Networking--finding ways to connect, to form communities who are interlinked in their caring; sharing thoughts, sharing projects, sharing readiness to know and do more.
Thank you, everyone. Keep the thoughts coming. As several have said, Earth Day should not just be a day, but rather a way of life.
I'm moved by all the responses and heartened by the growing sense of responsibility for and acknowledgment of our relationship with the earth — the call for and to leadership; awareness of such issues as consumption, energy use, conservation; concern about the ever increasing degree of impact that our modern ways of life have on the natural world; the rising consciousness of the Go Green movement; the great and worthy work of professional environmentalists; the importance of teaching kids regarding the value of reduce, reuse, recycle, and picking up trash; the need to replant trees; to monitor and protect water quality; to find alternatives to landfill, and myriad important areas for increased consciousness and responsible action.
And what I continue to return to is what I consider to be the fundamental basis for all of our concern — our profoundly intimate, life sustaining, spiritually enlivening relationship with Earth. To me this is the essence of what brings the necessary changes, actions, awareness, and impetus for increased consciousness. Our earth is the very ground of our being. It's astounding, really, that we would treat the earth with anything but reverence and full-out gratitude.
What earth offers us is far more than the resources for living that we tend to think of these days. This was not always the case in the early history of humankind. But it is very much an issue of our modern times. And, of course, everything we can do, any small change we can make, any increased awareness and responsibility makes a huge difference today.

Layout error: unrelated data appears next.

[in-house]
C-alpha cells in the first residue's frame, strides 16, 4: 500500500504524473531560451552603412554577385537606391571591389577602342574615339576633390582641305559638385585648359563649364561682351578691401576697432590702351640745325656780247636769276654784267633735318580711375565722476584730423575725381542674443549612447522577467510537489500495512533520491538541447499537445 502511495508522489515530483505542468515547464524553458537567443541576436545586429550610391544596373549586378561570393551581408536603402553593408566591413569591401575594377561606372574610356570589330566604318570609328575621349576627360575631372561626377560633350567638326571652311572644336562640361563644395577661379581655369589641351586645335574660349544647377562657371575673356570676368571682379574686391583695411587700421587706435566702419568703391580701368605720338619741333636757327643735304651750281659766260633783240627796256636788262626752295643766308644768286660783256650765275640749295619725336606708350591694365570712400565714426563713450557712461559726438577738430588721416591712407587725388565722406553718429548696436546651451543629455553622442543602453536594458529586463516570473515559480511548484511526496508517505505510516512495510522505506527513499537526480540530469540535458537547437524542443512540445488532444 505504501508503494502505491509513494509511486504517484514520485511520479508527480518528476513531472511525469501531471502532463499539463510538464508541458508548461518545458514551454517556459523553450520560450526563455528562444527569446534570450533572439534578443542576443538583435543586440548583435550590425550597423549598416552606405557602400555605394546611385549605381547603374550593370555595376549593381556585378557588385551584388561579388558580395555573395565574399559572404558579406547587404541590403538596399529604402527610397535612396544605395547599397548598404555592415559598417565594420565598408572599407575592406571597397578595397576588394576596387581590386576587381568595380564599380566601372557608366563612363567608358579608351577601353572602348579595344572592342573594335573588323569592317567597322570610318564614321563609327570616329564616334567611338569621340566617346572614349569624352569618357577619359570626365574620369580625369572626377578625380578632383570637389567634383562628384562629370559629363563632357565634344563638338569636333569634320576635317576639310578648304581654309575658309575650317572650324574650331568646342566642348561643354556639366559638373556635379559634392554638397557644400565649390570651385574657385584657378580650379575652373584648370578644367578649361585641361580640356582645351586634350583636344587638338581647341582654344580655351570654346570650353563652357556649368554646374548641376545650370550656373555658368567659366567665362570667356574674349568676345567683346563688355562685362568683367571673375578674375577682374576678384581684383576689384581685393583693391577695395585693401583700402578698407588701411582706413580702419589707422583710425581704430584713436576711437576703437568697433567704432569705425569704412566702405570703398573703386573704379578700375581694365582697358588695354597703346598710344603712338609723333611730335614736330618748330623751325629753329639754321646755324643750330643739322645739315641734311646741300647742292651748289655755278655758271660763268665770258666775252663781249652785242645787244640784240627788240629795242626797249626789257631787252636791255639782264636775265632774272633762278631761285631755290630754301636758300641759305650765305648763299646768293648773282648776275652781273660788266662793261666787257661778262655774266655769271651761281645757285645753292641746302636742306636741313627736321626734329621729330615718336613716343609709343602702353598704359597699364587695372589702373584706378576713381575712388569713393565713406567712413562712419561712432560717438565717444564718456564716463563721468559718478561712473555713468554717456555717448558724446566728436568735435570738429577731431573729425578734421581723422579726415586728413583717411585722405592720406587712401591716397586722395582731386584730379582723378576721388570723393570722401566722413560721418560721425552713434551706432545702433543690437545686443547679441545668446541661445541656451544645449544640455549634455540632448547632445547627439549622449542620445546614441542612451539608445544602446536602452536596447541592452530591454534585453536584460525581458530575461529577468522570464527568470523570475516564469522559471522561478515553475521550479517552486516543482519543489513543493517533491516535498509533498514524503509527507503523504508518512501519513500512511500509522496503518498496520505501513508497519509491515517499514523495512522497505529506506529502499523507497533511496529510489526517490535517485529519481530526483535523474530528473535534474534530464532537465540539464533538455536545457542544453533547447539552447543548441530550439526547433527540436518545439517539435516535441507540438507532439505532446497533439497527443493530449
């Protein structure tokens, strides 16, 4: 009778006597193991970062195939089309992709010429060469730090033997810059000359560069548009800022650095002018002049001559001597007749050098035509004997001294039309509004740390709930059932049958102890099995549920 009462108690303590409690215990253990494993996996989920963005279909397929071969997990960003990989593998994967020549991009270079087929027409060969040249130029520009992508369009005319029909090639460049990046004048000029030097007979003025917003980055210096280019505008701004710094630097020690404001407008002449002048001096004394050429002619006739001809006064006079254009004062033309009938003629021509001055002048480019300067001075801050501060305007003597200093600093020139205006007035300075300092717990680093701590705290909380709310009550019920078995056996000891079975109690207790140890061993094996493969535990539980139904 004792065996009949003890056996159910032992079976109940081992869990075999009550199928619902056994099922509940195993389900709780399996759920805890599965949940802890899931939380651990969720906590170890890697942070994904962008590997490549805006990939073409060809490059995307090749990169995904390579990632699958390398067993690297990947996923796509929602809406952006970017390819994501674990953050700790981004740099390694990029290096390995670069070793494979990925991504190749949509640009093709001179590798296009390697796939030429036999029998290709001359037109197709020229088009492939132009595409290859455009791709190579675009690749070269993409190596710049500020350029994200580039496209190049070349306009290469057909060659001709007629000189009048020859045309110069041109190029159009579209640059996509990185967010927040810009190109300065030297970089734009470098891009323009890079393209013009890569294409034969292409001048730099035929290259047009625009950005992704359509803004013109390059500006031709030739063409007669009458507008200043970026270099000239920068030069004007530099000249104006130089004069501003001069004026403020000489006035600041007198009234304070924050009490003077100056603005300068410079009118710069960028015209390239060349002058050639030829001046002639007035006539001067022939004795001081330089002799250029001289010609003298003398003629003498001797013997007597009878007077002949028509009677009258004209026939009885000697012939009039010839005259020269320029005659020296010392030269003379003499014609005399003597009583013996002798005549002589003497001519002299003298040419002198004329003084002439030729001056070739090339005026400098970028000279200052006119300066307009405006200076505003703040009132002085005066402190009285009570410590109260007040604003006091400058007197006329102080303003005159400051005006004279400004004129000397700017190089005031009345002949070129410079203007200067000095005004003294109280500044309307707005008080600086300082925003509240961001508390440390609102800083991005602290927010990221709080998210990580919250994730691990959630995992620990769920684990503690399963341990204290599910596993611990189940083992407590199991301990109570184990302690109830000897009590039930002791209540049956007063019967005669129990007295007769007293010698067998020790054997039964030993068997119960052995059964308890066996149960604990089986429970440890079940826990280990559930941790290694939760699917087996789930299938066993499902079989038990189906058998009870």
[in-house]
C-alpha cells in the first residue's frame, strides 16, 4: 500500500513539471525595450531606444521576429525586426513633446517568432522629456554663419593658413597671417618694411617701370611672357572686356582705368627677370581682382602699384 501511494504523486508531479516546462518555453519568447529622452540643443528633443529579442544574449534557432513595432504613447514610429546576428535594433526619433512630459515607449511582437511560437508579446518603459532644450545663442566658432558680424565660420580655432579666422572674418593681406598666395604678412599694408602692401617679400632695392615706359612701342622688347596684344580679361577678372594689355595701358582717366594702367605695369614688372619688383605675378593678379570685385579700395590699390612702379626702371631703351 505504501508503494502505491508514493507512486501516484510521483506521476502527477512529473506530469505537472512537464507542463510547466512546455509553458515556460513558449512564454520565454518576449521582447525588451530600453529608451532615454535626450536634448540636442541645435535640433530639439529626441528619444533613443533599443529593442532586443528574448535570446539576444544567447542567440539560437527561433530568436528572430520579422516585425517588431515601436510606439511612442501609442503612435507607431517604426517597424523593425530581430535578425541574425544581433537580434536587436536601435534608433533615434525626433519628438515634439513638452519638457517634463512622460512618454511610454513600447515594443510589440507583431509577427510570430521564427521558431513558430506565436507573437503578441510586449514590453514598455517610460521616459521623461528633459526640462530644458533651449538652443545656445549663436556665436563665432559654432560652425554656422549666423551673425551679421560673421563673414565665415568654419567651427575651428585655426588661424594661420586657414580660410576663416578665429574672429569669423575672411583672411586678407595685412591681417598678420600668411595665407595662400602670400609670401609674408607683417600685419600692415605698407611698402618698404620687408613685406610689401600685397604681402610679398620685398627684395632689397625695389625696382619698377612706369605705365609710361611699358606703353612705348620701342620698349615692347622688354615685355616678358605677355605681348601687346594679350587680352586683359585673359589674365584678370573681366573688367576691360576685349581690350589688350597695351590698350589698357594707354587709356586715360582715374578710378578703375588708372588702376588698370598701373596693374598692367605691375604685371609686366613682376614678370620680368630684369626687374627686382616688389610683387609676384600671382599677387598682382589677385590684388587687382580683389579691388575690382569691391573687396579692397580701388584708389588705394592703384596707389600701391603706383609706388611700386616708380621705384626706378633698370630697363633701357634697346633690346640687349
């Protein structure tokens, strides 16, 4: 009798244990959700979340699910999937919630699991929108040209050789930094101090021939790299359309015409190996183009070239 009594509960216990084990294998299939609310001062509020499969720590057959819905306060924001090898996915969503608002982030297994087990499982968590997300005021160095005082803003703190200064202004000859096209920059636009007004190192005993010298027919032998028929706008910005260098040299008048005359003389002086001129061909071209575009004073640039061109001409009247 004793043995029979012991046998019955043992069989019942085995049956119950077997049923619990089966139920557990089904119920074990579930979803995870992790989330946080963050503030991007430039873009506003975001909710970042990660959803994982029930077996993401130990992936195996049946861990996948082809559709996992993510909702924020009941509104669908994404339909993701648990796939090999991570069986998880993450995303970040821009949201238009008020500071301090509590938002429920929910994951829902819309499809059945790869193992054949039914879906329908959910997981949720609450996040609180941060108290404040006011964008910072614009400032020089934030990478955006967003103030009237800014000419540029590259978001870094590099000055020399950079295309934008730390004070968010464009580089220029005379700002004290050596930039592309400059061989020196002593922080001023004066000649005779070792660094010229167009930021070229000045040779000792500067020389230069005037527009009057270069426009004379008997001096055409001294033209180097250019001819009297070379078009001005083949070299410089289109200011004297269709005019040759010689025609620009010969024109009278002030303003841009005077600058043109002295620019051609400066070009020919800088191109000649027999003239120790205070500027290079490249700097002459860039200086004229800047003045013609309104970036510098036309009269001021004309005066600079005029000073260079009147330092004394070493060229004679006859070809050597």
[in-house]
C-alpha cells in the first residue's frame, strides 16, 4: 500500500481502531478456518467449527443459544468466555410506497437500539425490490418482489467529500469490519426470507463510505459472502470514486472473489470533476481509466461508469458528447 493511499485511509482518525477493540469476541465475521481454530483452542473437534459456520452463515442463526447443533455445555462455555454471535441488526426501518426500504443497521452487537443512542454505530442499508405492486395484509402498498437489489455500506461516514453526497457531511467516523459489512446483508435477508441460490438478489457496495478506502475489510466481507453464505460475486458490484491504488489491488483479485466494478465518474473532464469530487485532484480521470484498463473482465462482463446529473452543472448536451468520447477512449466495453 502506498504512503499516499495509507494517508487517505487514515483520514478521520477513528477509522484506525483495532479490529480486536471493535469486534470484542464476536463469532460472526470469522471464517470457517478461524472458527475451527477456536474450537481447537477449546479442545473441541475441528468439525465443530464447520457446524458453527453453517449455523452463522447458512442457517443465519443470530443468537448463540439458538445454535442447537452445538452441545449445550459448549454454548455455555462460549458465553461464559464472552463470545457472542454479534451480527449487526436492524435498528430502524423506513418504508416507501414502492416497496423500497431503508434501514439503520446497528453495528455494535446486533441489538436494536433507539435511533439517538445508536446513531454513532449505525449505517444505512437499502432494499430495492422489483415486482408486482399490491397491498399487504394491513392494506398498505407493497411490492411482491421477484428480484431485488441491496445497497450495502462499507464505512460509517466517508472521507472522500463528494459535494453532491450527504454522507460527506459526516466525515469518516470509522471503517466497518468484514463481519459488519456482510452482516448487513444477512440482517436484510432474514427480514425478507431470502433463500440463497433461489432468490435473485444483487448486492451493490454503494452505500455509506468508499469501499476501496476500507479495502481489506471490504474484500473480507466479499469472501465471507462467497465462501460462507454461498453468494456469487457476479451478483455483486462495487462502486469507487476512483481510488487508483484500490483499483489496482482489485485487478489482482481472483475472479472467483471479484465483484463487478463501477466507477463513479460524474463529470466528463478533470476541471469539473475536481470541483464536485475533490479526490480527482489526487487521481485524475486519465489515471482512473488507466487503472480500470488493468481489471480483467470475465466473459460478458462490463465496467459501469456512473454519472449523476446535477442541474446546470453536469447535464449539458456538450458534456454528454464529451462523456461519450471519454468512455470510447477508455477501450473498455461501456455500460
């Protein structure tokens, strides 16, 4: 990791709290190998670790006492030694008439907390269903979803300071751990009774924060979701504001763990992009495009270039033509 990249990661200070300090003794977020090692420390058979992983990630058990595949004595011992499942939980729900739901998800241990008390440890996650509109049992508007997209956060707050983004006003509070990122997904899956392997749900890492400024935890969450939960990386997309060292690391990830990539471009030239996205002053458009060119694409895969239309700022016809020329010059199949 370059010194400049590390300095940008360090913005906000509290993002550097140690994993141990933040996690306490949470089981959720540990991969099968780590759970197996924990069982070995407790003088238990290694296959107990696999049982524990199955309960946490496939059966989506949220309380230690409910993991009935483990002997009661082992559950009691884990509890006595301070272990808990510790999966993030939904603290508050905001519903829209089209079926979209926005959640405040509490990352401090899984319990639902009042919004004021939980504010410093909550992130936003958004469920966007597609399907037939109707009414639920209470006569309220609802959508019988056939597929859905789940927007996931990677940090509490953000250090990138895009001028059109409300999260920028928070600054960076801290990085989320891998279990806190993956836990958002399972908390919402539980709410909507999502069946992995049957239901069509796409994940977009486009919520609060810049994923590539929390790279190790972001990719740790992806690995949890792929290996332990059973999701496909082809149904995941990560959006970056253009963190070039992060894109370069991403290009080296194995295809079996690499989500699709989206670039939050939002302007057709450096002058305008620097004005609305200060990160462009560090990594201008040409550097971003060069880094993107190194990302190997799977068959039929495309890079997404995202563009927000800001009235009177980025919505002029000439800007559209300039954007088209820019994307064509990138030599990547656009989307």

But my deepest concerns lie in the degree of humankind's disconnection from nature that seems ever on the rise. I agree with Connie that nature education is absolutely essential for our children. Not just learning "about," but first hand experiencing, examining, participating in the wondrous world of nature while its wildness is still available to us.
With that wildness comes its profound beauty, inspiration, and awesome spirited essence. When we give ourselves the gift of direct contact with nature, immersion in its rich, ever changing, interactive, multilayered, mysterious, wondrous being-ness, we get a glimpse into the depth of our own existence and the awesome miracle of our short, and precious lives upon our planet.